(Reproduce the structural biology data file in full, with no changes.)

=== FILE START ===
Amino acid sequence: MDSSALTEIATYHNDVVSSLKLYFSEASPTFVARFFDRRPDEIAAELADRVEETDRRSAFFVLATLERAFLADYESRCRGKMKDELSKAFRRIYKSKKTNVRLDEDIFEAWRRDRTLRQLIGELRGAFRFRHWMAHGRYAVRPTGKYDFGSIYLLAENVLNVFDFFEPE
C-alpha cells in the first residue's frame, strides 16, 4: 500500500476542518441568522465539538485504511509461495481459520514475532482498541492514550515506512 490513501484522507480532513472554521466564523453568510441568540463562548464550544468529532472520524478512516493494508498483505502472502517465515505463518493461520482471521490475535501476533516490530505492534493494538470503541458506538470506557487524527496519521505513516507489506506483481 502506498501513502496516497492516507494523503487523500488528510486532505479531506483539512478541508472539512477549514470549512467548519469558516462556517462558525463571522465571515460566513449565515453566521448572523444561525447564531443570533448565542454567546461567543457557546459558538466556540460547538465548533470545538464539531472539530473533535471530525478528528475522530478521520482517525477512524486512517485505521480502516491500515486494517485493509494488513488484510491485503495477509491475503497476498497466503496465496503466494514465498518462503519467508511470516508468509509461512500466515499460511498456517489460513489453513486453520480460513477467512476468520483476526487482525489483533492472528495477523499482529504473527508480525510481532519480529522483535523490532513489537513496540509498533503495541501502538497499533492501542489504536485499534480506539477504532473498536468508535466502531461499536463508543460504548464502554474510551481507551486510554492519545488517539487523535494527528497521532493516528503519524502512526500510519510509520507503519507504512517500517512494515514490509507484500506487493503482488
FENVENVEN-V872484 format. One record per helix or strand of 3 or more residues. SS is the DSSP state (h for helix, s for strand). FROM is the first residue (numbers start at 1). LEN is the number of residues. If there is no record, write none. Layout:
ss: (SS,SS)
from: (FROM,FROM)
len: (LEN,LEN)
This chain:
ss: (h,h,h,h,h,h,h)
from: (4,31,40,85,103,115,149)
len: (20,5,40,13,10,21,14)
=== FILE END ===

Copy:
Amino acid sequence: MDSSALTEIATYHNDVVSSLKLYFSEASPTFVARFFDRRPDEIAAELADRVEETDRRSAFFVLATLERAFLADYESRCRGKMKDELSKAFRRIYKSKKTNVRLDEDIFEAWRRDRTLRQLIGELRGAFRFRHWMAHGRYAVRPTGKYDFGSIYLLAENVLNVFDFFEPE
C-alpha cells in the first residue's frame, strides 16, 4: 500500500476542518441568522465539538485504511509461495481459520514475532482498541492514550515506512 490513501484522507480532513472554521466564523453568510441568540463562548464550544468529532472520524478512516493494508498483505502472502517465515505463518493461520482471521490475535501476533516490530505492534493494538470503541458506538470506557487524527496519521505513516507489506506483481 502506498501513502496516497492516507494523503487523500488528510486532505479531506483539512478541508472539512477549514470549512467548519469558516462556517462558525463571522465571515460566513449565515453566521448572523444561525447564531443570533448565542454567546461567543457557546459558538466556540460547538465548533470545538464539531472539530473533535471530525478528528475522530478521520482517525477512524486512517485505521480502516491500515486494517485493509494488513488484510491485503495477509491475503497476498497466503496465496503466494514465498518462503519467508511470516508468509509461512500466515499460511498456517489460513489453513486453520480460513477467512476468520483476526487482525489483533492472528495477523499482529504473527508480525510481532519480529522483535523490532513489537513496540509498533503495541501502538497499533492501542489504536485499534480506539477504532473498536468508535466502531461499536463508543460504548464502554474510551481507551486510554492519545488517539487523535494527528497521532493516528503519524502512526500510519510509520507503519507504512517500517512494515514490509507484500506487493503482488
FENVENVEN-V872484 format. One record per helix or strand of 3 or more residues. SS is the DSSP state (h for helix, s for strand). FROM is the first residue (numbers start at 1). LEN is the number of residues. If there is no record, write none. Layout:
ss: (SS,SS)
from: (FROM,FROM)
len: (LEN,LEN)
This chain:
ss: (h,h,h,h,h,h,h)
from: (4,31,40,85,103,115,149)
len: (20,5,40,13,10,21,14)